Skip to main content
×
×
Home
  • Get access
    Check if you have access via personal or institutional login
  • Cited by 2
  • Cited by
    This (lowercase (translateProductType product.productType)) has been cited by the following publications. This list is generated based on data provided by CrossRef.

    Tomsky, Terri 2015. Cosmopolitan Animals. p. 201.

    Rudall, Jason 2014. A Cartography of Cosmopolitanism: Particularising the Universal. Cambridge Journal of International and Comparative Law, Vol. 3, Issue. 3, p. 747.

    ×
  • Print publication year: 2010
  • Online publication date: December 2010

1 - Cosmopolitanism in context: an introduction

Summary

This book deals with the strained relationship between cosmopolitanism as a moral standard and the real existing institutions in which cosmopolitan ideals are to be implemented.

Cosmopolitanism is an age-old normative ideal which contends that all kosmopolitês, all citizens of the world, share a membership in one single community, the cosmopolis, which is governed by a universal and egalitarian law. Martha Nussbaum describes such cosmopolitans as persons “whose primary allegiance is to the worldwide community of human beings.” This cosmopolitan notion of a common humanity translates normatively into the idea that we have moral duties towards all human beings since “every human being has a global stature as the ultimate unit of moral concern.” From ancient philosophy onwards, the cosmopolis has been portrayed as a perfect order, guided by divine or natural reason, and contrasted to actual men-ruled polises that were failing ideals of justice and law. Cicero, for example, described true cosmopolitan law as:

right reason in agreement with nature; it is of universal application, unchanging and everlasting; it summons to duty by its commands, and averts from wrongdoing by its prohibitions … We cannot be freed from its obligations by senate or people, and we need not look outside ourselves for an expounder or interpreter of it.

In similar fashion, some contemporary cosmopolitan thinkers seek to ground cosmopolitanism on naturalist arguments, albeit with slight modifications and variations.

Recommend this book

Email your librarian or administrator to recommend adding this book to your organisation's collection.

Cosmopolitanism in Context
  • Online ISBN: 9780511761263
  • Book DOI: https://doi.org/10.1017/CBO9780511761263
Please enter your name
Please enter a valid email address
Who would you like to send this to *
×
Nussbaum, Martha, “Patriotism and Cosmopolitanism,” in For Love of Country: Debating the Limits of Patriotism, ed. Cohen, Joshua (Boston: Beacon Press, 1996), p. 4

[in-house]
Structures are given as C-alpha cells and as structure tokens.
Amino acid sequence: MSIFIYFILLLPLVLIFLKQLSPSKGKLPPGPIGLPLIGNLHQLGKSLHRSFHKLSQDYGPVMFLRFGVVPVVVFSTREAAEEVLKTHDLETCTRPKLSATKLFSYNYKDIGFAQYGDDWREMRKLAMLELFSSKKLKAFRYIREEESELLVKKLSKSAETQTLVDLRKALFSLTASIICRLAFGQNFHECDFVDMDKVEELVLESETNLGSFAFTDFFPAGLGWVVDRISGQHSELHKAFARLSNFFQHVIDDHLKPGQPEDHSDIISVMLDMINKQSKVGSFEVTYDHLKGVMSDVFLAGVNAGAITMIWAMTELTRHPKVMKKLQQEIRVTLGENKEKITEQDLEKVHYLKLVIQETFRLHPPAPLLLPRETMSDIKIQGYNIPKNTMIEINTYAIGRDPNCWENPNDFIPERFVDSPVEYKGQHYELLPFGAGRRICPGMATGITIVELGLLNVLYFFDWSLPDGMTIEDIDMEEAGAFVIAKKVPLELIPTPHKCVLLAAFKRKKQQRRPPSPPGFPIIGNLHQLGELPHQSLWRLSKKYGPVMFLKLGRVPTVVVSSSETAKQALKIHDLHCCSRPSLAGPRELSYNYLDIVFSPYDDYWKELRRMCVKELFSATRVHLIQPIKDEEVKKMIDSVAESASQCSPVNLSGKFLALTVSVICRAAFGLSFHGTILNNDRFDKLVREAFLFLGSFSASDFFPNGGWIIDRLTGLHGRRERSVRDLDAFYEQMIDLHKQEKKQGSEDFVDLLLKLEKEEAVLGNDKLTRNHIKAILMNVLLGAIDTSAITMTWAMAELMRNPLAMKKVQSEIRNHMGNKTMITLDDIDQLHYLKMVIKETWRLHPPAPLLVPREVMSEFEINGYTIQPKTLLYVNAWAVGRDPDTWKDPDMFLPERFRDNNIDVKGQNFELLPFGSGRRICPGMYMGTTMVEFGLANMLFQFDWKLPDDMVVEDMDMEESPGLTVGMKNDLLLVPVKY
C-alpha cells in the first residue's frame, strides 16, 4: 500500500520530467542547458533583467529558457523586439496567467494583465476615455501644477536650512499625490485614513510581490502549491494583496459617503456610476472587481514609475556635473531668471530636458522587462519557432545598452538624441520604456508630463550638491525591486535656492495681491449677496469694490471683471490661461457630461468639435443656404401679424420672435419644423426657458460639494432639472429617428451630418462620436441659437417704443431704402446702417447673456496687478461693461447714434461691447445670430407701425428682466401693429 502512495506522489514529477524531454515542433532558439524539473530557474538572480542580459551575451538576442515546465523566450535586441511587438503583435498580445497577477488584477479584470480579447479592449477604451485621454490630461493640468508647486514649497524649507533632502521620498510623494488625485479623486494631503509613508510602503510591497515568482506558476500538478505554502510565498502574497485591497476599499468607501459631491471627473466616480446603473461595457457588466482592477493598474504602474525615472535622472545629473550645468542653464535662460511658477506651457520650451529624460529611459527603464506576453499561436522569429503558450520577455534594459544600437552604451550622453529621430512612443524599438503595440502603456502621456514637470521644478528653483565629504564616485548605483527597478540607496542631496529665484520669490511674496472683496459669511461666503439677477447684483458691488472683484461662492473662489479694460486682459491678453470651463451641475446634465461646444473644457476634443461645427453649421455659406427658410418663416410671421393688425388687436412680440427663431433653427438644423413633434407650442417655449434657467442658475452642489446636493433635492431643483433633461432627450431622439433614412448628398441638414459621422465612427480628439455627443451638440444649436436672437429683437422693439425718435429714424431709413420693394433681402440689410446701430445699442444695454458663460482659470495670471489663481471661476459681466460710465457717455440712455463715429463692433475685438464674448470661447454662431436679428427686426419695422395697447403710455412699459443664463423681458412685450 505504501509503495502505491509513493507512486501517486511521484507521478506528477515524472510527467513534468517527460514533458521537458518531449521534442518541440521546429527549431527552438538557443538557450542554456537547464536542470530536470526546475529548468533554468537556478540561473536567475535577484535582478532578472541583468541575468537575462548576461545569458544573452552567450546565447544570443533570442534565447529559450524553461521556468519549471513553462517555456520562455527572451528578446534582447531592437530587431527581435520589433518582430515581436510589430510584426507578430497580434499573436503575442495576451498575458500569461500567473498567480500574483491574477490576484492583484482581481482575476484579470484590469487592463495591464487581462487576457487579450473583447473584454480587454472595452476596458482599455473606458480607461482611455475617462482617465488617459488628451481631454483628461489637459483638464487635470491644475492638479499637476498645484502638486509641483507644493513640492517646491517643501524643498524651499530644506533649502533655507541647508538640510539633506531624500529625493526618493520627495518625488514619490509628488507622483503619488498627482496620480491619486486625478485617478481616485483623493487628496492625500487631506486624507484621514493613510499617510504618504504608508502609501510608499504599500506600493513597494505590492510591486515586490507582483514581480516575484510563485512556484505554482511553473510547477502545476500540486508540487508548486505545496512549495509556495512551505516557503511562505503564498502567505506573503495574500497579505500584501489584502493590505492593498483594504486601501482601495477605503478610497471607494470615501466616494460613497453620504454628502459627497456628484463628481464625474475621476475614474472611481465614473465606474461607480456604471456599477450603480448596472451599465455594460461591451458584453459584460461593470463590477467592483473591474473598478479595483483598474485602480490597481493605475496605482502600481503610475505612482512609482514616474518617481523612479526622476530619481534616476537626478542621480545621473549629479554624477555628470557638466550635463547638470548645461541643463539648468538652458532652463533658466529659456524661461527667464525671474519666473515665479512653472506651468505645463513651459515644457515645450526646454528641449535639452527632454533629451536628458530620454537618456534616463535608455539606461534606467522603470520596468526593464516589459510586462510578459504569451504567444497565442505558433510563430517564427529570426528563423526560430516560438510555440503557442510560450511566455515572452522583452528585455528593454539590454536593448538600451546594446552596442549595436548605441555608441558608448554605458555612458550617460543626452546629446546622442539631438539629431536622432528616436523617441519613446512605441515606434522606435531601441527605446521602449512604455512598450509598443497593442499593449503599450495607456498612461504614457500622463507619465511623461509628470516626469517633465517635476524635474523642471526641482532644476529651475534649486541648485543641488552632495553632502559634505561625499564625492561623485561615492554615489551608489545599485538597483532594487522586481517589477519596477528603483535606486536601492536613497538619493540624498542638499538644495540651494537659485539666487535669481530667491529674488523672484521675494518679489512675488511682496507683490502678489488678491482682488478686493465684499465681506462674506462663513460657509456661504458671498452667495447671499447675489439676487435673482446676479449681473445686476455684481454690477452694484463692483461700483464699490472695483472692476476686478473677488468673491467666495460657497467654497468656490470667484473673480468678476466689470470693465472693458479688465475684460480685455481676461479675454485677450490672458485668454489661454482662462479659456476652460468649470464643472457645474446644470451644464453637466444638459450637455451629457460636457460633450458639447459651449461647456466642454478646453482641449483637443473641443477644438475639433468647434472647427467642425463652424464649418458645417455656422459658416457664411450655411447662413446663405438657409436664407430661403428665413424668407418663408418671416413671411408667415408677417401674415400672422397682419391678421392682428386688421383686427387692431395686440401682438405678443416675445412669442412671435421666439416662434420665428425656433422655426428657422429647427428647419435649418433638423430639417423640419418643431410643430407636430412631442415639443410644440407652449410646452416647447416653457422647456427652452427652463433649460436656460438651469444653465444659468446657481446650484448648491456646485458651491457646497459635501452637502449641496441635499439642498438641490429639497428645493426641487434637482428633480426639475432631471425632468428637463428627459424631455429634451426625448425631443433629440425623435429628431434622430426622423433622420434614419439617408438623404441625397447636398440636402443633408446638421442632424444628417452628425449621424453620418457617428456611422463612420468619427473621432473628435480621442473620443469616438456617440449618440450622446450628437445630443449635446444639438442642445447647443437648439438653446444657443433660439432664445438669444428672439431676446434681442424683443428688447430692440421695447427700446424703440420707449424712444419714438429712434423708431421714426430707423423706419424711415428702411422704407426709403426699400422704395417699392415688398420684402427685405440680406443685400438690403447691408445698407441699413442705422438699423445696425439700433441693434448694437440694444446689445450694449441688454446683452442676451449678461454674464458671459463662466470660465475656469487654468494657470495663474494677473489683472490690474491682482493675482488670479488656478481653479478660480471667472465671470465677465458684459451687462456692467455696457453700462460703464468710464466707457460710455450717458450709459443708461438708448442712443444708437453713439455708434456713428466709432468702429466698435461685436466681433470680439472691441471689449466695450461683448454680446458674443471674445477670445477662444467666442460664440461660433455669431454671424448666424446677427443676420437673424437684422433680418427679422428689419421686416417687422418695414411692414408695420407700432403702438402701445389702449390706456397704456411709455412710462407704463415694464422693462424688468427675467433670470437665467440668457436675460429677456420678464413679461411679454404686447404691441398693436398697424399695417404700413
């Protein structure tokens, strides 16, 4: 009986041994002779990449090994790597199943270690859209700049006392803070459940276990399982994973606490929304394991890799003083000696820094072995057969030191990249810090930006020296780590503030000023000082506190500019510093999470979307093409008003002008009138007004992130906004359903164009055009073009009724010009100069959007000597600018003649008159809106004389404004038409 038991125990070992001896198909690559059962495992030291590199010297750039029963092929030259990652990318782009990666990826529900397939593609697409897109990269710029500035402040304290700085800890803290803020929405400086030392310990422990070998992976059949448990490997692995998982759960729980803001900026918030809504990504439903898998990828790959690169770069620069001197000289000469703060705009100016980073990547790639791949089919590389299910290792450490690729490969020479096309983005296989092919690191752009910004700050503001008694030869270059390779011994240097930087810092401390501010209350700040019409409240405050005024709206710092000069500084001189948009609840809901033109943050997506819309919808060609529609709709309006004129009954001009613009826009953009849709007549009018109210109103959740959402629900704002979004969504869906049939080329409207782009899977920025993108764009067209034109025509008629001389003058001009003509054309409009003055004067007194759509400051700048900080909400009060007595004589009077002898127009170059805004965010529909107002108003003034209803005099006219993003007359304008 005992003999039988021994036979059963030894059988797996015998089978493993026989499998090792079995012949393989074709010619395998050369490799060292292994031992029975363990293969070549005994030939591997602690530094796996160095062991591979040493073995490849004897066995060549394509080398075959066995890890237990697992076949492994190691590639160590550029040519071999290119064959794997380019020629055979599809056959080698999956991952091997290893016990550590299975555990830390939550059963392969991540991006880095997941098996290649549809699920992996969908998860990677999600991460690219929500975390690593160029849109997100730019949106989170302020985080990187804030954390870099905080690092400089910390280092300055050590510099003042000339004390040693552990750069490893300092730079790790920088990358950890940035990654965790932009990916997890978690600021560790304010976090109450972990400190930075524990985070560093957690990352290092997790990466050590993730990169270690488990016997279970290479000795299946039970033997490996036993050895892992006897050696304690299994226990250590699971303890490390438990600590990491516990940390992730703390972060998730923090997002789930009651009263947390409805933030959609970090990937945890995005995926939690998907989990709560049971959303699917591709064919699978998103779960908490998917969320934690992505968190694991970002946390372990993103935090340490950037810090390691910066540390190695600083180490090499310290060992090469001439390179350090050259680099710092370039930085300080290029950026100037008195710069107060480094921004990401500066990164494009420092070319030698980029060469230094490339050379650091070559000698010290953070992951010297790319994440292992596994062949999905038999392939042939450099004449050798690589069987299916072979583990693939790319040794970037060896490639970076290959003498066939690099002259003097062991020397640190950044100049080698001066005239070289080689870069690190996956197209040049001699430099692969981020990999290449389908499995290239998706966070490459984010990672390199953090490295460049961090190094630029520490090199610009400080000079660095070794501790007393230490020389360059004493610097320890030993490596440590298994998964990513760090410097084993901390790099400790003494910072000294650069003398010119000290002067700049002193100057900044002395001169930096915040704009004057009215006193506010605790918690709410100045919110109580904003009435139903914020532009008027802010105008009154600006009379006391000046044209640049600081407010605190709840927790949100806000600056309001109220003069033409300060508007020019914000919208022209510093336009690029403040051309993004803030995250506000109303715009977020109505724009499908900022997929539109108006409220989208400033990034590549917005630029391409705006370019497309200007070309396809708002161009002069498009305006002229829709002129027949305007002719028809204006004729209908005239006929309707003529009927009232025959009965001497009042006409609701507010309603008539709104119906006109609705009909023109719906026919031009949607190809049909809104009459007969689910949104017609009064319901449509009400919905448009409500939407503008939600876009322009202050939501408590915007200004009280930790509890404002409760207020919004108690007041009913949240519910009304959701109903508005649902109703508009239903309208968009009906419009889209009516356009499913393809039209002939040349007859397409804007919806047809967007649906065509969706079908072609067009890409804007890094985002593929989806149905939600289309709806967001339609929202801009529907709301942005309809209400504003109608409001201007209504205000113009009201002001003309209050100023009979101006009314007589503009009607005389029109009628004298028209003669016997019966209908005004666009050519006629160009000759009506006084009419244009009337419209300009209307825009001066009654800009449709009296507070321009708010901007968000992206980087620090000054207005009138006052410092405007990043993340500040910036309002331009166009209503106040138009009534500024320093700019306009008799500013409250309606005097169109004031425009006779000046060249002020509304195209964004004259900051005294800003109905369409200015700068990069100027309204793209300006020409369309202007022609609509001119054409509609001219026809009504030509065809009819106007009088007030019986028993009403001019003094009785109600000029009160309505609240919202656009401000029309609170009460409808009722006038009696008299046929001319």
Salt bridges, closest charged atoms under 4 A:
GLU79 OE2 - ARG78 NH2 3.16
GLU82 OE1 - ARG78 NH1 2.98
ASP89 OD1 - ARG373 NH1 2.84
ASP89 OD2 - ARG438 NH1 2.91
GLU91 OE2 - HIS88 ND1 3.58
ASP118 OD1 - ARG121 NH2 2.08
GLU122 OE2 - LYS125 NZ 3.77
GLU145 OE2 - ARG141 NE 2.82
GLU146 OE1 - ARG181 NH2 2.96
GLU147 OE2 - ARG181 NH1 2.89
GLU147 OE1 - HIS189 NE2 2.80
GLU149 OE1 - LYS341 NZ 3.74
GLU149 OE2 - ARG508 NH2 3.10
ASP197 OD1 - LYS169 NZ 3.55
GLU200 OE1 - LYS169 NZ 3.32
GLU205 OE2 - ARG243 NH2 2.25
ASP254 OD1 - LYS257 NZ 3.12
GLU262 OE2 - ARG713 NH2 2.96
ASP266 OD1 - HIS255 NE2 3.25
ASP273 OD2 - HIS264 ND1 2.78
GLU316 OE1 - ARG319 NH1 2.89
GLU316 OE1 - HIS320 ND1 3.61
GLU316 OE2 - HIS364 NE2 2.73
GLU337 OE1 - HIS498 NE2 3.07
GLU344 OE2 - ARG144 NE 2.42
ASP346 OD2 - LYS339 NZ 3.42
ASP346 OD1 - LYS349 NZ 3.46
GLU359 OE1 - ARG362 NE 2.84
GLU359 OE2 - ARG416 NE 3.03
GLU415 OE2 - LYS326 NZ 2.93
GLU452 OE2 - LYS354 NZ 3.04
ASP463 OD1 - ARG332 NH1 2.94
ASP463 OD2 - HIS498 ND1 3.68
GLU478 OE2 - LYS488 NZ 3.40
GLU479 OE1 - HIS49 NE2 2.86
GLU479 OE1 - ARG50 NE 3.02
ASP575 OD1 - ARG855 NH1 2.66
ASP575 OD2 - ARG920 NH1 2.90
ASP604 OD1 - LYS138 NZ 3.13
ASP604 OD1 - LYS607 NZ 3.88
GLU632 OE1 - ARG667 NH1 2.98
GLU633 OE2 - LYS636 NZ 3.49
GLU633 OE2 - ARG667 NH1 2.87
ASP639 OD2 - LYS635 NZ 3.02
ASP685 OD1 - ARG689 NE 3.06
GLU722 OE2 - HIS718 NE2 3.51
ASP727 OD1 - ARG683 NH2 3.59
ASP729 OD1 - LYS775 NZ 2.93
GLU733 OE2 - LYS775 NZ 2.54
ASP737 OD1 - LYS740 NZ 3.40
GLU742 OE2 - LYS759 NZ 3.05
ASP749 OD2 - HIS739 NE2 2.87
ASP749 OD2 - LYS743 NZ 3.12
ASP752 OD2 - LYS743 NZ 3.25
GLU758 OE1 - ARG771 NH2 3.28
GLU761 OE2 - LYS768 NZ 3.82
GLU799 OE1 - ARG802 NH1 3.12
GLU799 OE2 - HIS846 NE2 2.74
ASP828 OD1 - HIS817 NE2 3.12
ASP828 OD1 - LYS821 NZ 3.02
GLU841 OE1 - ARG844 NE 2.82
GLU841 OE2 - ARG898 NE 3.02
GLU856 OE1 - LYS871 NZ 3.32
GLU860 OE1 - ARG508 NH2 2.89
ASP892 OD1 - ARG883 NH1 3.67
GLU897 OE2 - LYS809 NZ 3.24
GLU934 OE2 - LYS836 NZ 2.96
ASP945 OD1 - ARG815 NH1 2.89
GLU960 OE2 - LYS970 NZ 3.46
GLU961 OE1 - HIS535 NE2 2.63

Pogge, Thomas, World Poverty and Human Rights (Oxford: Polity Press, 2002), p. 169
Cicero, , De re publica, ed. Keyes, Clinton W. (Cambridge, Mass., London: Loeb Classical Library, 1977), p. 211 (§3.22)
Buchanan, Allen, Justice, Legitimacy, and Self-Determination: Moral Foundations for International Law (Oxford: Oxford University Press, 2004), p. 87
Tan, Kok-Chor, Justice without Borders: Cosmopolitanism, Nationalism and Patriotism (Cambridge: Cambridge University Press, 2004), p. 60
Rawls, John, A Theory of Justice (Oxford: Oxford University Press, 1971), p. 115
Beitz, Charles, Political Theory and International Relations, 2nd edn. (Princeton: Princeton University Press, 1999), pp. 143–53
Simon Caney, Justice Beyond Borders: A Global Political Theory (Oxford: Oxford University Press, 2005), p. 4
Rawls, John, “Kantian Constructivism in Moral Theory,” Journal of Philosophy 77, no. 9 (1980), p. 543
Kant, Immanuel, “Perpetual Peace,” in Political Writings, ed. Reiss, Hans (Cambridge: Cambridge University Press, 1991), p. 94
Beitz, Charles, “Rawls's Law of Peoples,” Ethics 110, no. 4 (2000), p. 677
Beitz, Charles, “International Liberalism and Distributive Justice: A Survey of Recent Thought,” World Politics 51, no. 2 (1999)
Koskenniemi, Martti, “Legal Cosmopolitanism: Tom Franck's Messianistic World,” New York University Journal of International Law and Politics 35 (2003), p. 476
Arendt, Hannah, Eichmann in Jerusalem. A Report on the Banality of Evil (London: Faber and Faber, 1963)
Pogge, Thomas, Realizing Rawls (Ithaca: Cornell University Press, 1989), p. 247
Buchanan, Allen, “Rawls's Law of Peoples: Rules for a Vanished Westphalian World,” Ethics 110, no. 4 (2000)
Rawls, John, The Law of Peoples (Cambridge, Mass.: Harvard University Press, 1999), pp. 115–20
Douzinas, Costas, Human Rights and Empire: The Political Philosophy of Cosmopolitanism (Routledge-Cavendish, 2007), p. 177 and p. 176 respectively
Koskenniemi, Martti, From Apology to Utopia, The Structure of International Legal Argument (Cambridge: Cambridge University Press, 2005)
Catherine, Lu, “The One and Many Faces of Cosmopolitanism,” The Journal of Political Philosophy 8, no. 2 (2000), p. 251
Meckled-Garcia, Saladin, “On the Very Idea of Cosmopolitan Justice: Constructivism and International Agency,” Journal of Political Philosophy 16, no. 3 (2008), p. 252
Scheffler, Samuel, “Conceptions of Cosmopolitanism,” Utilitas 11 (1999)
Waldron, Jeremy, “Minority Cultures and the Cosmopolitan Alternative,” in The Rights of Minority Cultures, ed. Kymlicka, Will (Oxford: Oxford University Press, 1995)
Appiah, Kwame Anthony, Cosmopolitanism: Ethics in a World of Strangers (New York: W.W. Norton, 1996)